The Personal Mythology of Fear

The vastness of the universe can only be equaled in the vastness of human experience and I am disoriented by the sheer immensity of it all. In my art, I look to explore that disorientation, the disquiet it can bring, and the ways that humanity confronts these emotions. 

My earlier work in drawing and painting sought to bring the unknowable into the spaces I inhabit. I searched for order and meaning in infinite chaos, desperately reaching through walls to try to grasp at something I could not quite comprehend. I have since realized that order is not exactly what I was seeking. Instead, in the ever-expanding chill of the unknown, what I sought and continue to seek is a sense of control; the ability to shape my world and contain my fears. Much like talismans, the objects I envision and craft allow for a feeling of influence over the random and uncontrollable. The process does so both in the ritual of creating the objects, in that I am the creator and therefore very literally in control, as well as in the sense of warding off the worry the object represents in the manner of a traditional talisman. 

In his essay, An Outline of Intellectual Rubbish: A Hilarious Catalogue of Organized and Individual Stupidity, Bertrand Russel says that fears have mythmaking powers. Though he is referring to collective fears, I believe that this power applies on an individual level as well. We often build up fears in our minds from minor concern to terrifying monster. Alongside acting as a ritual which gives the impression of control in a random existence, the pieces I create act as vessels to contain fears. The terror deflates somewhat when it is encapsulated in something pocket-sized. Thus, my worries are something I carry with me, but physically, in my pocket or on a chain. They become a tangible object rather than a looming shadow, making the unknown known, at least to myself if not to anyone else.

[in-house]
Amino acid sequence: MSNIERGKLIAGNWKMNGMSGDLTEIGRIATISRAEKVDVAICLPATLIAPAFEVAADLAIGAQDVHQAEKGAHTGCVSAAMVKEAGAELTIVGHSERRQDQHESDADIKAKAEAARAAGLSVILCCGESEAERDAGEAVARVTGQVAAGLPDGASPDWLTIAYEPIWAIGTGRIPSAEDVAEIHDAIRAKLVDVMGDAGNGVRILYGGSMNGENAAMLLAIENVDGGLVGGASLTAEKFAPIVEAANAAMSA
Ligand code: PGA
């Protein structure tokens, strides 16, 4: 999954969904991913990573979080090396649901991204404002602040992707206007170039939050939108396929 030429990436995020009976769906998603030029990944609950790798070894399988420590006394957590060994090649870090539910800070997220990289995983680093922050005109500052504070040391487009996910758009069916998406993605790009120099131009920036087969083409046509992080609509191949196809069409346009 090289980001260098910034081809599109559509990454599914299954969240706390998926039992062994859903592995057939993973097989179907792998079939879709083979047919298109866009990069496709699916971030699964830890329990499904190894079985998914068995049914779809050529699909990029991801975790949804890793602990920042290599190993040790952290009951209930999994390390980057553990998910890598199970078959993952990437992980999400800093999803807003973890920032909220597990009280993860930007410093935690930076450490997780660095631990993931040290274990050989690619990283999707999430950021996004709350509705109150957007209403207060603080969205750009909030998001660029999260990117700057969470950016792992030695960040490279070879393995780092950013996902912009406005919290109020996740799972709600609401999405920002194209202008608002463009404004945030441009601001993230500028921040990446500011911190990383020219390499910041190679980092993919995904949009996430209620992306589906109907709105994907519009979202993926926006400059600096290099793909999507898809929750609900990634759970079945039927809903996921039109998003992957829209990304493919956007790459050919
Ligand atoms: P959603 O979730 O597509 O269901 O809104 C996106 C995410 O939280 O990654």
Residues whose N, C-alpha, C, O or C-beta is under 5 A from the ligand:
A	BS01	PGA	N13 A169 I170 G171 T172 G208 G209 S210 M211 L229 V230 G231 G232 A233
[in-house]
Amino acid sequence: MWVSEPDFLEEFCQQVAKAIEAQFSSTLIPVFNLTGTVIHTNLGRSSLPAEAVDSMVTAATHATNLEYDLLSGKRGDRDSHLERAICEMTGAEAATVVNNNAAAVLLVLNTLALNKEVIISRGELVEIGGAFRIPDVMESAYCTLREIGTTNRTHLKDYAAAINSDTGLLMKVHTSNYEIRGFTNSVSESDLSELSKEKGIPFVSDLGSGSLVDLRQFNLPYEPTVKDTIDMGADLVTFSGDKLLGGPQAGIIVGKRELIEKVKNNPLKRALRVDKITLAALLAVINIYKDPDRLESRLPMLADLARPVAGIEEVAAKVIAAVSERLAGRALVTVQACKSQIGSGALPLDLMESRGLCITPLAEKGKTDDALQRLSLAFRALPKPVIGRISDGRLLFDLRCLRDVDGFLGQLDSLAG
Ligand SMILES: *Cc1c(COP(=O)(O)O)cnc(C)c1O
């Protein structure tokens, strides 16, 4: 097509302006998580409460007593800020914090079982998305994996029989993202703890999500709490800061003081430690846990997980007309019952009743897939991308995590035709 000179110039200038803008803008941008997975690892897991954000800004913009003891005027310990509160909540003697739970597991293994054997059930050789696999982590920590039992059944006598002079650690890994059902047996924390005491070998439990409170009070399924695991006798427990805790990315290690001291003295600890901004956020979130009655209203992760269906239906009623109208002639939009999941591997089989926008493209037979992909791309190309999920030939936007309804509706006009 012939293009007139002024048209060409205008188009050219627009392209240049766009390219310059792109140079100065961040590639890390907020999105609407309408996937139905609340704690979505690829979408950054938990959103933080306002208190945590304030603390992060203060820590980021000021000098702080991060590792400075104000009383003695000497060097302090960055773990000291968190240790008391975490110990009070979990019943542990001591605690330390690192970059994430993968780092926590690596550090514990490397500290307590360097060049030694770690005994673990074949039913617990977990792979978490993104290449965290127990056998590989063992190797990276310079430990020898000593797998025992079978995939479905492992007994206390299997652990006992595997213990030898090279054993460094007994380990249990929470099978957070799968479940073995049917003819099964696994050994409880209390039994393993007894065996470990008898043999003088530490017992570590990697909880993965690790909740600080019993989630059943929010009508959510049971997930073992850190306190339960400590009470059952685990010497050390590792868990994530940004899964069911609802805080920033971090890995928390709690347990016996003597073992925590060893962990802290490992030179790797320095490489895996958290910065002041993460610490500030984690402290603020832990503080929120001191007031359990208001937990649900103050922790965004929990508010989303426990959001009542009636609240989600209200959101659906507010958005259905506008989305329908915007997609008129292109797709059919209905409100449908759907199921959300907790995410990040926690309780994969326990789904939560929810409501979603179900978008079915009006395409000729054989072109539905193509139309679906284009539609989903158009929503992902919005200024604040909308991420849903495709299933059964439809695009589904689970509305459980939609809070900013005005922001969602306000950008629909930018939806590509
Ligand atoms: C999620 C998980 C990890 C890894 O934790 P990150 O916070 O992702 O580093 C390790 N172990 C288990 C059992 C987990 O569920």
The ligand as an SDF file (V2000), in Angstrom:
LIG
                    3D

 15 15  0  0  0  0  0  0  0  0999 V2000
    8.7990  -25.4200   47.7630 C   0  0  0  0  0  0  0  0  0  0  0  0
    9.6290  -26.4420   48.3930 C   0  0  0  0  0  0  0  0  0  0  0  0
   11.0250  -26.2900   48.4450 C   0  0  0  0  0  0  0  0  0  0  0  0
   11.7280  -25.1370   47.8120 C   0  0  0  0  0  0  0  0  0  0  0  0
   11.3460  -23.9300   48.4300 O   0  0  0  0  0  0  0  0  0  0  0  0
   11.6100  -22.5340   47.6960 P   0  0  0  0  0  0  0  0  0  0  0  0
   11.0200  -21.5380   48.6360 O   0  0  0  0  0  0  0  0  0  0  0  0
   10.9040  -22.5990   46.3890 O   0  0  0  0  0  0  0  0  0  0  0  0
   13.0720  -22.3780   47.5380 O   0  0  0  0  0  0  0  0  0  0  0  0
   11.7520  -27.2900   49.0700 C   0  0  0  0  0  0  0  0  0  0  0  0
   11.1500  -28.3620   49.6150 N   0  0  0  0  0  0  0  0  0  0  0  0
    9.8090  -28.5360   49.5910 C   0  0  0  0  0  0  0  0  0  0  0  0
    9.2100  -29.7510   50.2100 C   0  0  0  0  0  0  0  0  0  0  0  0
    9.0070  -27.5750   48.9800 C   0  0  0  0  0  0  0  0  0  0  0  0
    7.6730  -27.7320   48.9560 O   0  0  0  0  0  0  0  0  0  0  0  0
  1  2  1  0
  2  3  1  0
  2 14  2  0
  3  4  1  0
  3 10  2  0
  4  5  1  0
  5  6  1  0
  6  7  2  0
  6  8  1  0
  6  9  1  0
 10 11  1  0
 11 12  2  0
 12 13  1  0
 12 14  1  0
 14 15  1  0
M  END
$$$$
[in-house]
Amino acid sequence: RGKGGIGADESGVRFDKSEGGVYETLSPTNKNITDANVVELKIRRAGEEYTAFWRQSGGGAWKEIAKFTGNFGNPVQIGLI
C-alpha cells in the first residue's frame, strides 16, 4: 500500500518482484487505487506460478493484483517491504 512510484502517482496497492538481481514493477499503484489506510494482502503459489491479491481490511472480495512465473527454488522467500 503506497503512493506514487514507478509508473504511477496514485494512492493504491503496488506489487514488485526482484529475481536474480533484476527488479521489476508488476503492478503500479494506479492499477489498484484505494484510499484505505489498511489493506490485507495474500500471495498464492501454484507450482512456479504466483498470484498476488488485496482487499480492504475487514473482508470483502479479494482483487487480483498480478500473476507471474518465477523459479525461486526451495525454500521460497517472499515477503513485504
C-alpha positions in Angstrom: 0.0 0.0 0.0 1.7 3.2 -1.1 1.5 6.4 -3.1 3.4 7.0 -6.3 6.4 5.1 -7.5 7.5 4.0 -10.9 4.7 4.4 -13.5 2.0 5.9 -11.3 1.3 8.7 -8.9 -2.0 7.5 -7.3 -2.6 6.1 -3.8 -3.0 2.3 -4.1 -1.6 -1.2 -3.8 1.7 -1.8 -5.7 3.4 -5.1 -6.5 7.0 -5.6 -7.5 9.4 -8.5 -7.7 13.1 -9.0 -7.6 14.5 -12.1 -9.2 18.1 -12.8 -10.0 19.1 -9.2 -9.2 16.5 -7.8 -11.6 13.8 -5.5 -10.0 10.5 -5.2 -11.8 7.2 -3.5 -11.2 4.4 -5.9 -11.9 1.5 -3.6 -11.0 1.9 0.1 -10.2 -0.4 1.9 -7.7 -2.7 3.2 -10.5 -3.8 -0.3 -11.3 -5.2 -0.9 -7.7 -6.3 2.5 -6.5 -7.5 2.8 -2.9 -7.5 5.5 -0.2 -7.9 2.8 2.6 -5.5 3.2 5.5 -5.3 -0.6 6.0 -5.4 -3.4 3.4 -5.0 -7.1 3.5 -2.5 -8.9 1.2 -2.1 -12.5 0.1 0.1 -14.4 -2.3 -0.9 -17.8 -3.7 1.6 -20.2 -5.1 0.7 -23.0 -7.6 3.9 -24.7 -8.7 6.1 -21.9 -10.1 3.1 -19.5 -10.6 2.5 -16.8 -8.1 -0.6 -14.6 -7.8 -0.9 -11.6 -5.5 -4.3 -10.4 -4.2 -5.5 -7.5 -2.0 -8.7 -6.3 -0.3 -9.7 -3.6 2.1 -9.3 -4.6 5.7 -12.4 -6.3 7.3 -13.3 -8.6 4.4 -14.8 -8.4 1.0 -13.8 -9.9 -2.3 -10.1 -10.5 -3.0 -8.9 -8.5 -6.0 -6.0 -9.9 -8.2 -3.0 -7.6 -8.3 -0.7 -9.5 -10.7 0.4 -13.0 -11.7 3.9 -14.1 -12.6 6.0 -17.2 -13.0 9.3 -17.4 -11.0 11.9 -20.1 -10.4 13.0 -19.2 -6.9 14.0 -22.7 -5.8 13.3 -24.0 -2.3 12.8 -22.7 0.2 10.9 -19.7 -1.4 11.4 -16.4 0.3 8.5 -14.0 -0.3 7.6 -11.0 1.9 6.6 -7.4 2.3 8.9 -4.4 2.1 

Finally, creating these worry talismans is an affirmation of my connection with others through the common human experience of fear. The universe is very big and my existence may be infinitesimally small by comparison, but I am not alone. I am interested in isolation because I have always viewed art as a means of connection. I am afraid of the randomness of existence and the unknowable nature of my own future. I make art that encapsulates that feeling and strives to ameliorate it by reaching out to others. If there is one thing I have learned in my life about anxieties, it is that expression helps lessen them. I use my art to express personal and collective fears and worries, creating a personal mythology of my fears and connecting to others through the stories we share. Thus, the pieces I am creating are a tangible reminder that even in the vast, we can create connection. We are not alone.